From the classroom to the boardroom: one man’s rise

From the classroom to the boardroom: one man’s rise

From the classroom to the boardroom: one man’s rise When Ilan Jacobson was studying genetics, he never imagined himself working in the business world. In fact, nothing was further from his mind; he’d wanted to be a doctor since he was a child and that’s what he was determined to do. But Jacobson did want to develop his skill-set, so he enrolled in an MBA at the Ted Rogers School of Management at Ryerson University. The rest, as they say, is history.

During his MBA, Jacobson was offered a job as a portfolio manager at a venture capital firm in Toronto. He had 12 hours to decide whether to take the job or return to medical school. After a long night discussing the pros and cons with his girlfriend (now wife), Jacobson decided to abandon his lifelong dream and take the job.

“Venture capital was fun but I didn’t make a great employee,” he says. “I needed more control so that’s why I ventured out in 2009, with literally just a desk and a chair, and started FirePower Capital (he’s President and CEO). “I didn’t pay myself for a number of years; people called it an overnight success but it didn’t feel like that to me.”

After starting as a small, family operation, Firepower Capital added an investment banking division in 2012 and has completed nearly 50 deals since then. The investment bank advises owners of lower middle-market private businesses on securing debt financing, acquiring a competitor, or selling to a buyer. “There’s a rock star status that’s given to entrepreneurs these days but I don’t think people realize how challenging it is to actually build a business,” Jacobson says. “It has been tough, but I love what I do. I’m fortunate to get up every day not feel that I’m going to work; I feel like I’m building something.”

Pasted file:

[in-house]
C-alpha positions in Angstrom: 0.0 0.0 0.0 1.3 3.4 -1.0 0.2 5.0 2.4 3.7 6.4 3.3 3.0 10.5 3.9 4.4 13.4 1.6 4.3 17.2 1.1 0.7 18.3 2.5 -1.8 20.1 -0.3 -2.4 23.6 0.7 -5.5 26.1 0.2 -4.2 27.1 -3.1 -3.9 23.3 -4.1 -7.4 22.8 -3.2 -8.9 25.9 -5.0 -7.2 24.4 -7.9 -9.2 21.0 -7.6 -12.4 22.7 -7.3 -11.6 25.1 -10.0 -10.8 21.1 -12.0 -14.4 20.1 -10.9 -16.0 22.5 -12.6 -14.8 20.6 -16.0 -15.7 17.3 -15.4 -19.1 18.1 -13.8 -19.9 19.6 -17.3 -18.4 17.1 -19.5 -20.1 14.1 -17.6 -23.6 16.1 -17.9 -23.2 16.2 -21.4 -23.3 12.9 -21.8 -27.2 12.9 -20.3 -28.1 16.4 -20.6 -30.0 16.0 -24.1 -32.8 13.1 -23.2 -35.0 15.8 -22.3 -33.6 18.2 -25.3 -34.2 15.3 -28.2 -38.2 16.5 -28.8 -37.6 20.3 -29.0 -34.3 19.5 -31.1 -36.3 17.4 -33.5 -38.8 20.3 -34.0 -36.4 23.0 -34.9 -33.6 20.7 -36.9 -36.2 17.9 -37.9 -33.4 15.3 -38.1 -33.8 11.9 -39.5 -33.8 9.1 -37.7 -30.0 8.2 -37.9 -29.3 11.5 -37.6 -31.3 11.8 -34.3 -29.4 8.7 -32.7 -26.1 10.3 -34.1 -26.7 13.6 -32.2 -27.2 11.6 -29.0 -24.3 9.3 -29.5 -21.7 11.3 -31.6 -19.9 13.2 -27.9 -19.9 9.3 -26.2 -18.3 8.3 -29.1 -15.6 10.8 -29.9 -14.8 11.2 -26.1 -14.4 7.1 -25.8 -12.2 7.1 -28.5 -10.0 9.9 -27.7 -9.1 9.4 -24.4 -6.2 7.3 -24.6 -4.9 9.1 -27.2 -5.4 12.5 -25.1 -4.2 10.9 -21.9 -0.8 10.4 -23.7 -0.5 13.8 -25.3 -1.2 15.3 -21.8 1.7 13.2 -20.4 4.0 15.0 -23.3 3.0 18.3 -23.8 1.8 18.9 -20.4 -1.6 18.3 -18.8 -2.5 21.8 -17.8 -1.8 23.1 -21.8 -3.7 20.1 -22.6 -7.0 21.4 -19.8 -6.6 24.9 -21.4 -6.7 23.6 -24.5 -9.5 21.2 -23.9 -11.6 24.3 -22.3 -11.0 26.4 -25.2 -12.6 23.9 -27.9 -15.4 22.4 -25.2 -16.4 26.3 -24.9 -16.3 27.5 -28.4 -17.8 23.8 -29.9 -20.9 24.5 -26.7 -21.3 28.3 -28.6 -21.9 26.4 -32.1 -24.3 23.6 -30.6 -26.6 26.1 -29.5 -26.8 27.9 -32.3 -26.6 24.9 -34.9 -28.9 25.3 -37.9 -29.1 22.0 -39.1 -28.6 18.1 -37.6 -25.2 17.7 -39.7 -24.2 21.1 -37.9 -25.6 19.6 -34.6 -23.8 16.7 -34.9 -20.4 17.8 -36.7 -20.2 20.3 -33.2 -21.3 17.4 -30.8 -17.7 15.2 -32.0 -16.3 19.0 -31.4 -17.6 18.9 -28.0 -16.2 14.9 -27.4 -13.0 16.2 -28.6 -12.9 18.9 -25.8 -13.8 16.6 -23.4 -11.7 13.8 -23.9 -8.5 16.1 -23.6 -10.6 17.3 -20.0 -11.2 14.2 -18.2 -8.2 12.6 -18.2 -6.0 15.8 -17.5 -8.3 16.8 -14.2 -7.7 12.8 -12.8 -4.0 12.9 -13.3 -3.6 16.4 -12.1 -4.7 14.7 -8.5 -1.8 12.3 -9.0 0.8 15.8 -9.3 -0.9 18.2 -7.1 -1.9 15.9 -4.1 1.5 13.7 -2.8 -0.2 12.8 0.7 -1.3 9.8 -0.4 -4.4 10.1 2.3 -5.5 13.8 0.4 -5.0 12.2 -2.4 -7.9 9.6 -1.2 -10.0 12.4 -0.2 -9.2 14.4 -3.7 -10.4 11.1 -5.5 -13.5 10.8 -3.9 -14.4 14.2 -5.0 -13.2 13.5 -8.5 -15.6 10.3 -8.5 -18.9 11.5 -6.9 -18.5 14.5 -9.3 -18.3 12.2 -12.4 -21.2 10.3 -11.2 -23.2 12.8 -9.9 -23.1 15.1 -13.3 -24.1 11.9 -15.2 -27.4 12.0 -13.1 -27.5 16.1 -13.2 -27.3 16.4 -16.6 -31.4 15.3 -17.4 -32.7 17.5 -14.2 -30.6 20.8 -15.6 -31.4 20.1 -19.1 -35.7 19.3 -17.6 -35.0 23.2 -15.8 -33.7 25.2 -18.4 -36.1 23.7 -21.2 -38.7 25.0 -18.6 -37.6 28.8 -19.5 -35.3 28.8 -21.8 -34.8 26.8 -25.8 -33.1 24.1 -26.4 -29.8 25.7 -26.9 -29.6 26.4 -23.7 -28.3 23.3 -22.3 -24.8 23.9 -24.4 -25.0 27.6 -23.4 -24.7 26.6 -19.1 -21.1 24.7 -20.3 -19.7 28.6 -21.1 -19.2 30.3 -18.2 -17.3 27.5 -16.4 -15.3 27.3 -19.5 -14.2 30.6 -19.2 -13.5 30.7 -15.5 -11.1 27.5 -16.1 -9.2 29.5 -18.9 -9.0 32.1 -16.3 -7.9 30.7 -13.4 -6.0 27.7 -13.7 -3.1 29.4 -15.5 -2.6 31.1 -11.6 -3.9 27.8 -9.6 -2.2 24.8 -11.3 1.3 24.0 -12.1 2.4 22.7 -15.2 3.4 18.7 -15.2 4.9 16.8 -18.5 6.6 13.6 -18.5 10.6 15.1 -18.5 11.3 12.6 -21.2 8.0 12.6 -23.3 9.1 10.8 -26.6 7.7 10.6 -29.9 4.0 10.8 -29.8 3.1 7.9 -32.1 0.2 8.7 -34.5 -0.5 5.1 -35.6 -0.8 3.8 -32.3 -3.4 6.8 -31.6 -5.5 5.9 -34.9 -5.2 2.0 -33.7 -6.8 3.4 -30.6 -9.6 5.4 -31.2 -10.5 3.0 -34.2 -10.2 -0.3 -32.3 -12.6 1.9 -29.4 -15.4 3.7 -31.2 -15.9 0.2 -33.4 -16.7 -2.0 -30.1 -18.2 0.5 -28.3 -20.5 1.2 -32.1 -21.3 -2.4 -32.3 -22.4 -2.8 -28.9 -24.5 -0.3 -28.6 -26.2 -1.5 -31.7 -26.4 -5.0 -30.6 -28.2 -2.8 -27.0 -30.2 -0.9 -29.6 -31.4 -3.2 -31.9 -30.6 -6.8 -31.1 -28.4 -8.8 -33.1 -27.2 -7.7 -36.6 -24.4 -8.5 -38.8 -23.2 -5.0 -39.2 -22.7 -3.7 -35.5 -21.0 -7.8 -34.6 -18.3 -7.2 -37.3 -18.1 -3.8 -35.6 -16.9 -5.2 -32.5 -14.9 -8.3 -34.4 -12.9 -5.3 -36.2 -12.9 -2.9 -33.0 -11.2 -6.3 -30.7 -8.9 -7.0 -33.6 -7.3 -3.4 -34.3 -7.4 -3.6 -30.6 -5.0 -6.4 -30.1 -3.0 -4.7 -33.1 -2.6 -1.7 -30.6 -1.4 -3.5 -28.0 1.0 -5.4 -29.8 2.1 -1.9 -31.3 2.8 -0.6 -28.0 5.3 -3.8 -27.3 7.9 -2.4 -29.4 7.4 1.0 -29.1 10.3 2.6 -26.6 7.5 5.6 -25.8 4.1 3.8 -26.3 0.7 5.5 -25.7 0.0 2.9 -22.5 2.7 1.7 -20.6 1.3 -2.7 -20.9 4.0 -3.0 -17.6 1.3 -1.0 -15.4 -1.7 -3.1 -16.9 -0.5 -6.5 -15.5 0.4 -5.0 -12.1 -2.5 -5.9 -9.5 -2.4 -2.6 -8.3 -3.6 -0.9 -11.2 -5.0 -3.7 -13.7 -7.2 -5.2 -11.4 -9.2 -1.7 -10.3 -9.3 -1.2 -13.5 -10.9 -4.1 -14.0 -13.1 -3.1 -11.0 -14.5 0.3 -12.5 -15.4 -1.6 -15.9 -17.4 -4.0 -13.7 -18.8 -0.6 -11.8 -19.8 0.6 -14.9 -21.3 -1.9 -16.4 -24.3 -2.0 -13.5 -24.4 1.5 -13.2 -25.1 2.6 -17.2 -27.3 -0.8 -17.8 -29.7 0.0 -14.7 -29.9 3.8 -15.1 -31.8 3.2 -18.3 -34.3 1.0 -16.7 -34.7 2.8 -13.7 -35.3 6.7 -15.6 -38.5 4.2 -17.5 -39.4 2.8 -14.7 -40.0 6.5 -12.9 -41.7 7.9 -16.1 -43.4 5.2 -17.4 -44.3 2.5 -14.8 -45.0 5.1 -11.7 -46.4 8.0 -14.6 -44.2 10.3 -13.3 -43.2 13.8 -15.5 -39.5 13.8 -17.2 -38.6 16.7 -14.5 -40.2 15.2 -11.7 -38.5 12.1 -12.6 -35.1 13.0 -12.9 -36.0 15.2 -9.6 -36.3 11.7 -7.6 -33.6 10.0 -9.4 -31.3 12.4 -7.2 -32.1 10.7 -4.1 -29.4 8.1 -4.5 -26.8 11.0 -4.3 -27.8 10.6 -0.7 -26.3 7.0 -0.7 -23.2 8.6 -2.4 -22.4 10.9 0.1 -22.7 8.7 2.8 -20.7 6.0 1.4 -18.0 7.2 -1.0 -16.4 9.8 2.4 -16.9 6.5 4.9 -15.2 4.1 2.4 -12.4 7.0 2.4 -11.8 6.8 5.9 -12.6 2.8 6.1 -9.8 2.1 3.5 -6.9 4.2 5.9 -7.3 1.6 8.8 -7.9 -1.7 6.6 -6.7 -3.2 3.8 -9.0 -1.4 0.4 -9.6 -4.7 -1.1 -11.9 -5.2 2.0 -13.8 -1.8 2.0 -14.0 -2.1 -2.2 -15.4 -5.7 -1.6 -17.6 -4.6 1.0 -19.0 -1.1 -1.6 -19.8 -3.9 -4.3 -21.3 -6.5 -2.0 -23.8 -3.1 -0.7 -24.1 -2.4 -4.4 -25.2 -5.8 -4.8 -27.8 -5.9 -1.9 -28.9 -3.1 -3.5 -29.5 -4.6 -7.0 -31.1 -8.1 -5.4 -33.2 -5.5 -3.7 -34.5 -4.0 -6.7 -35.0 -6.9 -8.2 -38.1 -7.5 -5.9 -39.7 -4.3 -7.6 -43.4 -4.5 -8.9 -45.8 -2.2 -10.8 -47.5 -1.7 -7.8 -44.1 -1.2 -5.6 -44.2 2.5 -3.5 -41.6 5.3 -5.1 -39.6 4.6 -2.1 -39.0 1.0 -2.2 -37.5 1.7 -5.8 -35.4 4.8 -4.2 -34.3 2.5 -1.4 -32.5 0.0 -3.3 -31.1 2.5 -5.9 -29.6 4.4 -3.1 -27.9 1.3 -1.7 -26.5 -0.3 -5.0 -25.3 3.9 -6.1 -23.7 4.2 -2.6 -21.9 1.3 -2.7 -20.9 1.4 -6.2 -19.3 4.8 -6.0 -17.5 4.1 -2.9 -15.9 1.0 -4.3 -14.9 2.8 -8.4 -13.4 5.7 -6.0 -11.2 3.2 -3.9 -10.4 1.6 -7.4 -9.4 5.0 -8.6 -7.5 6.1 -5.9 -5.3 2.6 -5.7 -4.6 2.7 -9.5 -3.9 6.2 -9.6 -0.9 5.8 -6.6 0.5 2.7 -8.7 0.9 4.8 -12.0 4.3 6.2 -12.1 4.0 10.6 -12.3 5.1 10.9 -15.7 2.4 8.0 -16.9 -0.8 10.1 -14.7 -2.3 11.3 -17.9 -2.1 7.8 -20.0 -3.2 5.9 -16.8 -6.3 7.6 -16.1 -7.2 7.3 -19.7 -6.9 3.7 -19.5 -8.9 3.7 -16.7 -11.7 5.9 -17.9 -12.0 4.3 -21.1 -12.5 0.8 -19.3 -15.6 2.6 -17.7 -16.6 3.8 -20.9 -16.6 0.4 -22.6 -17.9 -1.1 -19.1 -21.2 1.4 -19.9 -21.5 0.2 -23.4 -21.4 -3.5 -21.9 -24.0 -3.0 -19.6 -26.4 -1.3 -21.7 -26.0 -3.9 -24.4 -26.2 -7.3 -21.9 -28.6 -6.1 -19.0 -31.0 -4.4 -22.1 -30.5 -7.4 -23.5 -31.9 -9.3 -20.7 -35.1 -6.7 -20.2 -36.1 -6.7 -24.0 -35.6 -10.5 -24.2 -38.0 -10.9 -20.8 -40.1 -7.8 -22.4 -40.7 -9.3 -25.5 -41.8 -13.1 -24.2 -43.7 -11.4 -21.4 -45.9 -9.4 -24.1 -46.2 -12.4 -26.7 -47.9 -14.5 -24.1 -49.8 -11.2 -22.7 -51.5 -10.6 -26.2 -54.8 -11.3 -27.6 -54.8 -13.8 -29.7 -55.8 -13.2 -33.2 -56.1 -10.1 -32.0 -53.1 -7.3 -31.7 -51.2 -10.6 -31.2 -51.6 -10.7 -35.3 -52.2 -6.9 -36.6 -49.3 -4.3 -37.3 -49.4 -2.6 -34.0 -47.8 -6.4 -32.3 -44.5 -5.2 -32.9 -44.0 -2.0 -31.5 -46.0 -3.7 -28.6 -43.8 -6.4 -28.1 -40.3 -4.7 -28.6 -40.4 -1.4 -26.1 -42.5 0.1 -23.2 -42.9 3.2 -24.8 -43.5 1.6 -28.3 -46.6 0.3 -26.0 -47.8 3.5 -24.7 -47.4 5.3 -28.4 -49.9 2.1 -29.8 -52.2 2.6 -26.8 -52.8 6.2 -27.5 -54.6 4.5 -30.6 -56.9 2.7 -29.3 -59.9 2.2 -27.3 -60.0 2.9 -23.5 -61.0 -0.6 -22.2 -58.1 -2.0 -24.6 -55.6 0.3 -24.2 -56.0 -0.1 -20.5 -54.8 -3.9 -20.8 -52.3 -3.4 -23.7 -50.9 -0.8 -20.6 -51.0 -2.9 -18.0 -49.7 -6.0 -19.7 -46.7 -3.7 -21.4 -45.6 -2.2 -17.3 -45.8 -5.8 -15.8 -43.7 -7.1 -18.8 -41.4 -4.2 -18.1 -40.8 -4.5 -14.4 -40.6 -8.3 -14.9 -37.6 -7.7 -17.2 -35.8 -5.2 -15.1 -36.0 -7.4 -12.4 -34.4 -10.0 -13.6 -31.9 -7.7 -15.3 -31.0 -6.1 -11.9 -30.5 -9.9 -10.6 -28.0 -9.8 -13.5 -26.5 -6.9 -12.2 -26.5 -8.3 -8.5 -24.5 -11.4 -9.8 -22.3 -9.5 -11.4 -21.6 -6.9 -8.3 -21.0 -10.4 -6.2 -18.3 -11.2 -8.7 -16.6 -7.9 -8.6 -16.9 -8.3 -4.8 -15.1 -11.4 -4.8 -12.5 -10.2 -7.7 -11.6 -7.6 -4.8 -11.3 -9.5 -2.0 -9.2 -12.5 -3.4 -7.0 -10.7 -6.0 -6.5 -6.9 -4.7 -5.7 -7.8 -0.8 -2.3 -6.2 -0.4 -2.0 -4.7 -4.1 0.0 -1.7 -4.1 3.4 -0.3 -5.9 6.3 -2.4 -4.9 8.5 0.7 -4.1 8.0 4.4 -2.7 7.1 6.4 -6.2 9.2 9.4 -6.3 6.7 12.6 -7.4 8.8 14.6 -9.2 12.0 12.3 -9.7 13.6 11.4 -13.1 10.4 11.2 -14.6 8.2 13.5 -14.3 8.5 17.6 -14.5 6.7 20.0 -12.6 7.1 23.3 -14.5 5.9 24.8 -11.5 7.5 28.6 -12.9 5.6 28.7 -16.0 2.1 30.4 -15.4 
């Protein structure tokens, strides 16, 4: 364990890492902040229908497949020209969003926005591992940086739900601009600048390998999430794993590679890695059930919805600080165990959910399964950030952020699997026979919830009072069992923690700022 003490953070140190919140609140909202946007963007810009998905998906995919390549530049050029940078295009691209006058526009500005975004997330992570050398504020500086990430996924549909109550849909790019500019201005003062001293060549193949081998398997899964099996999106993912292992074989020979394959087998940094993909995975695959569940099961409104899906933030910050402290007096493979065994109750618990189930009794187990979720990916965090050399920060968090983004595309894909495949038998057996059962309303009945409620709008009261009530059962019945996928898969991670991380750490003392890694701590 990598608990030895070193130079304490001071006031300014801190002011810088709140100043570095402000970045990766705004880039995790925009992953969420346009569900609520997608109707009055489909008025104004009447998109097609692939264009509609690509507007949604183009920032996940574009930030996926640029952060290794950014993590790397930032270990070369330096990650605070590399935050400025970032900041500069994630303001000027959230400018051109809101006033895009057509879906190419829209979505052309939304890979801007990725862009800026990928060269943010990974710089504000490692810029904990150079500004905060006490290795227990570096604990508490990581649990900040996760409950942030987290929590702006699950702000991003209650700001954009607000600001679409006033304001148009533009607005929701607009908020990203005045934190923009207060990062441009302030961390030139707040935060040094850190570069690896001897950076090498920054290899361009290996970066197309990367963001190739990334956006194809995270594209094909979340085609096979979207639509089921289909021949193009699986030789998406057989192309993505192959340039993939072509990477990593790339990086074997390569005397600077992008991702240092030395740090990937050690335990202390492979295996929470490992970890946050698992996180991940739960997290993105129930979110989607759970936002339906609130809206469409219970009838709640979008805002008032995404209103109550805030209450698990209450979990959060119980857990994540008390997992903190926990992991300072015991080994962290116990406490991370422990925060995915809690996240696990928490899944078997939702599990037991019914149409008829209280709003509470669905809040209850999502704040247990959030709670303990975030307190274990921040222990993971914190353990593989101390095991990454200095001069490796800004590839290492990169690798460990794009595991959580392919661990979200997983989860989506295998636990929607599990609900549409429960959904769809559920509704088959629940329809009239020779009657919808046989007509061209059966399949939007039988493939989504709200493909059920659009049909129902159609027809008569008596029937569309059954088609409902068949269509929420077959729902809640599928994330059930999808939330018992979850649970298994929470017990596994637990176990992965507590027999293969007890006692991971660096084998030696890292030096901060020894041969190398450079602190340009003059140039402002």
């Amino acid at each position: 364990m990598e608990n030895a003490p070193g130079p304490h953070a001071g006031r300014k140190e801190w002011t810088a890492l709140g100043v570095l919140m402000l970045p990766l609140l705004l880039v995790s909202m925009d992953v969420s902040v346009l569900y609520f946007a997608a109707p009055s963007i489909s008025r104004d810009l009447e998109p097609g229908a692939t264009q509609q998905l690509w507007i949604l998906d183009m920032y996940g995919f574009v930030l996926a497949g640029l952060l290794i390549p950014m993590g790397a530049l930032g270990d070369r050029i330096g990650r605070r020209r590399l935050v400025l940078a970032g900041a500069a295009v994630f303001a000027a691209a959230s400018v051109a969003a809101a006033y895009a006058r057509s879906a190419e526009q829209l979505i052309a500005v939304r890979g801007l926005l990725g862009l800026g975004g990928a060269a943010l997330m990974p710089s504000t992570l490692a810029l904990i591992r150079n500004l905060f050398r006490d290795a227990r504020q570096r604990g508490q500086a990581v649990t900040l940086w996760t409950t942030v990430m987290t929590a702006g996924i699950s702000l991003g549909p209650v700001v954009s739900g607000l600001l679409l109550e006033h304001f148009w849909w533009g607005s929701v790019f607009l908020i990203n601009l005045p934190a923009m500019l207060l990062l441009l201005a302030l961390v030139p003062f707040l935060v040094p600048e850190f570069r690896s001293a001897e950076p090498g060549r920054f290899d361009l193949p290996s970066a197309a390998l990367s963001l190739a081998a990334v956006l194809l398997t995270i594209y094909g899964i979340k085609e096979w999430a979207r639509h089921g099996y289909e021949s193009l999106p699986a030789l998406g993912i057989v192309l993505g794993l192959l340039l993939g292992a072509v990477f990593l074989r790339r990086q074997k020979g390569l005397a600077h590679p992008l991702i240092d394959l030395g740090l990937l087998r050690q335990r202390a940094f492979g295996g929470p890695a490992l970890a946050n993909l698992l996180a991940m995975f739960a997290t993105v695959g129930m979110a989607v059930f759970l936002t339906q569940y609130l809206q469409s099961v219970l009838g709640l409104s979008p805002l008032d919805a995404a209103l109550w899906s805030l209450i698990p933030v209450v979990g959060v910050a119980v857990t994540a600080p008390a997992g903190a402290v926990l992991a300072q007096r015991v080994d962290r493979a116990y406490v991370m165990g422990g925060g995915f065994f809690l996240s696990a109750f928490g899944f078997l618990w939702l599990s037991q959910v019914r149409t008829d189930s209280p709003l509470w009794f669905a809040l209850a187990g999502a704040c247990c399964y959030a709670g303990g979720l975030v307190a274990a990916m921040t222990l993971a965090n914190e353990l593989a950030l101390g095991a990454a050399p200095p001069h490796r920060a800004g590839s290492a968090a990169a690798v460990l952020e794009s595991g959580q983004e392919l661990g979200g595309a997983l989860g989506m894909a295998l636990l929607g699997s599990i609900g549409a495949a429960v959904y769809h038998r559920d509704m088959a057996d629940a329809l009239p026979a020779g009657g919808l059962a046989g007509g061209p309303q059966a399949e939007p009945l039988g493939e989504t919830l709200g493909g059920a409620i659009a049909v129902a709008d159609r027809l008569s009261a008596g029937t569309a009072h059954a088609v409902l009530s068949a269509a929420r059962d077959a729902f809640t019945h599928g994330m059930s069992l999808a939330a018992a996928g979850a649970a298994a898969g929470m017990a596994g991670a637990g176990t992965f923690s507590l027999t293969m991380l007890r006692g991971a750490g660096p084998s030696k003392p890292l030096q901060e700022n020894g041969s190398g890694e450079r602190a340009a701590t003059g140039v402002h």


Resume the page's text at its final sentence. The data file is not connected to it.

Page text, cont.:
Jacobson has lost none of the hunger that encouraged him to believe he could make it as an entrepreneur, and 2016 has been a great year for him and Firepower Capital. “In 2011, I developed a business plan for an asset management business, which I then shelved because I was concerned about my ability to execute it,” he say. “But after five years of learning my craft I dusted off the business plan and was able to raise a significant amount of capital, especially when you consider I had no asset management experience. That wasn’t easy, but you have to find people that believe in you. It’s been an incredibly good year financially but even better strategically.”

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